MVP of Yesterday (September 4, 2013): Pablo Sandoval

Pablo Sandoval hit 4-5 with THREE homers and SIX RBIs. I’m so sure that he won the MVP of Yesterday that I wrote this late last night and set it to automatically post in the morning.

Standings are after the jump:

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Will All-Star Voting break?

In 1957, fans of the Cincinnati Reds stuffed the ballot box, leading to the Reds taking seven of the eight starting positions for that year’s National League All-Star Team. Only Stan Musial was able to survive the Cincinnati wave.

Commissioner Ford Frick would have none of it. He demoted Gus Bell to a reserve and replaced him and Wally Post with Willie Mays and Hank Aaron (Post wouldn’t have played in the All-Star Game anyway, as he was injured). And, to make sure this kind of thing never happened again, he took away the right to vote from the fans of Major League Baseball. They wouldn’t get it back until 1970.

Now, of course, it is a cliche to complain about the All-Star voting. But I’m going to rather talk about one particular battle ground: David Wright vs. Pablo Sandoval. Going by numbers, Wright is the better candidate. But, that’s not why the Mets are trying everything within their power to get him as a starter. Nope, it’s because, well, he’d be the starter in his home ballpark, and they still are angry about the fact a late get-out-the-vote campaign by San Francisco took Wright out of a starting spot last season.

So, they are doing drastic measures: they tried to get cougars to vote for him, there were reports on Twitter of employees literally stuffing the ballots with Wright’s name, and it’s gotten so bad that Wright has even asked them to tone it down a bit. The Giants, no doubt, are trying to do similar things to ensure that the Kung Fu Panda maintains his lead.

But I wonder: as these get-out-the-vote campaigns continue to escalate, are we risking that one day we may have another 1957 moment where the fans so screw up the voting that fan suffrage will be imperiled?

What do you think?

With apologies to SI, this week’s sign of the apocalypse

Sports Illustrated often has a feature where they point out a sign of the apocalypse. Deadspin also does this occasionally, mainly to point out how SI’s sign is mild compared to actual world events.

I, for one, nominate this:

Pablo Sandoval, beauty pageant judge. One of Kung Fu Panda’s many talents.

Prediction vs. Reality: Game 1 of the 2012 WS

Throughout the 2012 World Series, I’ll be taking a look at what I thought I’d be writing alongside what actually happened.
What I thought I’d be writing: Justin Verlander is the new face of baseball. He’s won the Rookie of the Year, he’s won one Cy Young Award and will probably win another, he’s won an MVP, he’s thrown two no-hitters, he reportedly is dating SI covergirl Kate Upton, and now he can add to his list of accomplishments the title of “Mr. October,” as he wrecked the San Francisco Giants with a complete-game shutout where he struck out 12 as the Tigers won 7-0 in Game 1.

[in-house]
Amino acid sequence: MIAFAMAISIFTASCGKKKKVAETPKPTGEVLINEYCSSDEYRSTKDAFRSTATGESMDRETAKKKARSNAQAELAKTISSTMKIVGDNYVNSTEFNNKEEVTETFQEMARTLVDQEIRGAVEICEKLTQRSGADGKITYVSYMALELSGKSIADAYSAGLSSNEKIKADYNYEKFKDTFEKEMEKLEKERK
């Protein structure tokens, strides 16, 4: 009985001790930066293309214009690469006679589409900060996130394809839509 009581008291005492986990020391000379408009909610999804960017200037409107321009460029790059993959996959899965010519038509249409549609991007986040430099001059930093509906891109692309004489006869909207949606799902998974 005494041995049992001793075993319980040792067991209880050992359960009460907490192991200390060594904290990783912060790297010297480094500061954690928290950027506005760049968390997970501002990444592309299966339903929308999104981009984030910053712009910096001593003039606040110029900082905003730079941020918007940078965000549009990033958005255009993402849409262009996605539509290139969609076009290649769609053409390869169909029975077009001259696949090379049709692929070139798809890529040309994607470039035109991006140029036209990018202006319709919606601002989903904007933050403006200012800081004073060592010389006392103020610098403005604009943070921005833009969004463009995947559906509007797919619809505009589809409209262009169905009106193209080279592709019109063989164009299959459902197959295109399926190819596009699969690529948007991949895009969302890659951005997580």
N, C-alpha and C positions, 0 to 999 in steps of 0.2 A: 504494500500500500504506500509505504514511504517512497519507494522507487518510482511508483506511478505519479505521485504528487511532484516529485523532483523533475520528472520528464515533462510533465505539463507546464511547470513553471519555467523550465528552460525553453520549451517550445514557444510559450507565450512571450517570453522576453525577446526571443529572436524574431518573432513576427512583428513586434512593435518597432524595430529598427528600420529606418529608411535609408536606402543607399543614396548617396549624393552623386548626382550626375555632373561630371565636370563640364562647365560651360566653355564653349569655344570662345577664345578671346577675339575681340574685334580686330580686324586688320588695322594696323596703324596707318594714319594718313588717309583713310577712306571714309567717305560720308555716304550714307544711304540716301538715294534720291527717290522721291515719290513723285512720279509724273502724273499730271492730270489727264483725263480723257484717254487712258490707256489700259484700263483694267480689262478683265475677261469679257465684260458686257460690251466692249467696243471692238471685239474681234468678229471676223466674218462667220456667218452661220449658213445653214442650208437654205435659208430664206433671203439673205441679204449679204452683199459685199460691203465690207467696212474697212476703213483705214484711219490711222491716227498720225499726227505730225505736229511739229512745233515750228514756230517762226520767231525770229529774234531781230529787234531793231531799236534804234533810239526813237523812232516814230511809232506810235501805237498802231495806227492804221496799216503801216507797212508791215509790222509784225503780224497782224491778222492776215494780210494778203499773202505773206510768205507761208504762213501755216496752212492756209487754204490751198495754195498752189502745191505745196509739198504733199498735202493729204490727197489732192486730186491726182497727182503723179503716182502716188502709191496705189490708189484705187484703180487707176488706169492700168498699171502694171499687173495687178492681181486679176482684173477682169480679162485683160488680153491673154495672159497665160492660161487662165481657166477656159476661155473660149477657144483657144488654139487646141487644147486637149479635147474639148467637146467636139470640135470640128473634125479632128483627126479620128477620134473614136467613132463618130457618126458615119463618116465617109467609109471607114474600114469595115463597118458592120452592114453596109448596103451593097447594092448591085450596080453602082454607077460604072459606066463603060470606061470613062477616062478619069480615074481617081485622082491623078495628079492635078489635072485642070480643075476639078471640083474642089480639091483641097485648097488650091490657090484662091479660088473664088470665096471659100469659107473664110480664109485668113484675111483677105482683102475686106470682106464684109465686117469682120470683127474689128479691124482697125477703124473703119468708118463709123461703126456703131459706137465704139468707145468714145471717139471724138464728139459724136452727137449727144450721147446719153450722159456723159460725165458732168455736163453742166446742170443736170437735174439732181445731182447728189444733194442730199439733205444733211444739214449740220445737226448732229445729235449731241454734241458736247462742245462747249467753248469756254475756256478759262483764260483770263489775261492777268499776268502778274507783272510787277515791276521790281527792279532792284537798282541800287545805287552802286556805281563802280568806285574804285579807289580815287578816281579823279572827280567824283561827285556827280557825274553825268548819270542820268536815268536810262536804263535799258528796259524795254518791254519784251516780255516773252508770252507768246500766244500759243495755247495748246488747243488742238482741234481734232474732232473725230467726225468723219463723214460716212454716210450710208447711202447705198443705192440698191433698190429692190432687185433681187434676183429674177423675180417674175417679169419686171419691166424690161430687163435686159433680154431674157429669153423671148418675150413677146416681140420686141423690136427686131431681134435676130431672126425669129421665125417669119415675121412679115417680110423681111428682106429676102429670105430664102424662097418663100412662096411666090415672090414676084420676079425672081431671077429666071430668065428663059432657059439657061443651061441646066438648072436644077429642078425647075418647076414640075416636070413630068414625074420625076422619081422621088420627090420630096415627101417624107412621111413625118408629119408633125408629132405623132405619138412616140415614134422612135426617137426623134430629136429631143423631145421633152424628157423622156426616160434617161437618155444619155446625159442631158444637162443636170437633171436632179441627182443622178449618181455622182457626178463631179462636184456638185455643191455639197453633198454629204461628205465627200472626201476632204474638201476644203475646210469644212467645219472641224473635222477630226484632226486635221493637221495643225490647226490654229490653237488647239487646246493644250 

Barry Zito did better than most probably expected, but he couldn’t duplicate his NLCS Game 5 performance, giving up 4 earned runs….

What actually happened: The Giants won 8-3 in Game 1 and Pablo Sandoval is Mr. October. He may not have the same pedigree as the previous hitters to go deep thrice in one World Series game (Babe Ruth, Reggie Jackson and Albert Pujols are Hall-of-Famers or will be one day, while “Kung Fu Panda” won’t), but he probably did it against the best pitching. While Reggie Jackson and Albert Pujols did it against three different pitchers and Babe Ruth did it before the flame-throwing pitcher had become commonplace, Sandoval did it with two home runs against the greatest pitcher on the planet, a previously-thought untouchable Justin Verlander. His third home run, against Al Albuquerque, must have seemed downright mundane compared to his earlier exploits.

Meanwhile, on the mound, Barry Zito has continued his resurrection, going 5.2 innings, giving up six hits and only one earned run, while himself driving in a run against Justin Verlander. If you thought that this would happen- and that he would be replaced in the game by Tim Lincecum (the first time since 1983 that a Cy Young winner relieved another Cy Young winner in the World Series)- then you are a liar.

Of course, this now puts the entire series into question. While many thought that the Tigers might be rusty, few thought that rust would hit Verlander, especially as hard as it did. What was supposed to be the 29-year-old’s coronation has now turned into a possible wake for the 2012 Detroit Tigers, who now must come back from this 1-0 deficit while dealing with the now-questionable starting pitching and a relief corps that has it’s former anchor (Valverde) in shambles. Thankfully for the Tigers, Game 2 will be against Madison Bumgarner, who was bad down the stretch and struggled in his previous postseason start this year. If the Tigers can get a jump on him and Doug Fister can play with minimal rust, they still have a good shot at making this a tied series heading back to Detroit.